Paving Paradise

In the last few days our local paper as well as the Huffington Post carried related articles that point to rapidly changing environmental conditions while we realize human health is changing in tandem. In Pensacola we have a black bear problem. These Florida natives are running out of habitat. Little vestiges of habitat (parks that once offered solace from the noise of the marketplace) shrink further in the name of progress. Since moving here in 2008 I’ve watched the horizon fill in with high rises, and any little stretch of forest planed for another enterprise.

Ariana Huffington published a long article yesterday from an international women’s conference in the UK focused on the redefining “success” which in its present definition is making us miserable. A parallel focus from the conference focused on the benefits of meditation. Health statistics for the UK are dramatic: 8 million people suffer from anxiety. The incidence of depression worldwide has risen to as many as 350 million according to the World Health Organization. In the U.S. antidepressants are commonly prescribed. After my father died I felt depressed.  My doctor recommended, you guessed, an antidepressant. I responded, “No thank you, I’d rather walk it off on the beach.”

So how are black bears, shrinking parks, depression and anxiety related? Turns out that humans need nature, open space, silence, and beauty to thrive. We are busily doing away with each of them and other species are in the wake.

Evidence of the vital connections between intact natural areas and human mental and physical health could fill this blog entry but its intuitive. No healthy human can deny they need some daily exposure to natural beauty to feel well. A life confined to an office and computer is a horrible life. Admit it. Even if you are playing a sport, like golf for instance, its the rolling green, the scent of warm earth under your cleats, the shade of trees and gurgling water that drop your heart rate, encourage you. Huffington suggests we redefine the meaning of success. She is palpating the Western cultural and Puritanical roots of our present day work ethic. It has planed forests, rerouted rivers, asphalted over Paradise with Pink Hotels to recall the old Joni Mitchell lyrics. We cannot continue to diminish nature without diminishing ourselves. Let’s mediate on that.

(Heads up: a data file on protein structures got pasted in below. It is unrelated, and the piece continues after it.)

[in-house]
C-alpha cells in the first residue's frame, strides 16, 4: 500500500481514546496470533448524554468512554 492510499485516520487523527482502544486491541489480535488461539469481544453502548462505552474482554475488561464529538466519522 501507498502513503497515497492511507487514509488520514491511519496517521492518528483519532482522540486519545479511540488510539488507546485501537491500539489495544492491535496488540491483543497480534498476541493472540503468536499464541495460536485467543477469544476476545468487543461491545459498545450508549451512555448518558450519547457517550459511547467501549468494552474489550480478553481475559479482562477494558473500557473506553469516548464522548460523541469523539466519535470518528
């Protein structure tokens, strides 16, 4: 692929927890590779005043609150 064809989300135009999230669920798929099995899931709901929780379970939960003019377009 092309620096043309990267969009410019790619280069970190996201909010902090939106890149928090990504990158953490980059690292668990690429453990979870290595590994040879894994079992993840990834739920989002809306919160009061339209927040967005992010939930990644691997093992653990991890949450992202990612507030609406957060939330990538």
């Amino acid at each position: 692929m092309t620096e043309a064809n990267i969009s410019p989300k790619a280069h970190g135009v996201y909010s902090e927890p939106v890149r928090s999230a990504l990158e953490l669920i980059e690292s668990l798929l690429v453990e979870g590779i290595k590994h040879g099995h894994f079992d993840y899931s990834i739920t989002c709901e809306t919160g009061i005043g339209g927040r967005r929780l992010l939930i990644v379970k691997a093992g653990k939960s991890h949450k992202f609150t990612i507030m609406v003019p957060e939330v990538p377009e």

Suzuki Wisdom

David Suzuki is a key environmental leader whom I trust and look to for clarity in these days of muddy commentary. The David Suzuki Foundation is Canada’s most effective environmental education and action center. The essay today poses a critical question relevant to these United States. We share the contiguous natural land, waters, and air that prevail on our shared continent and border.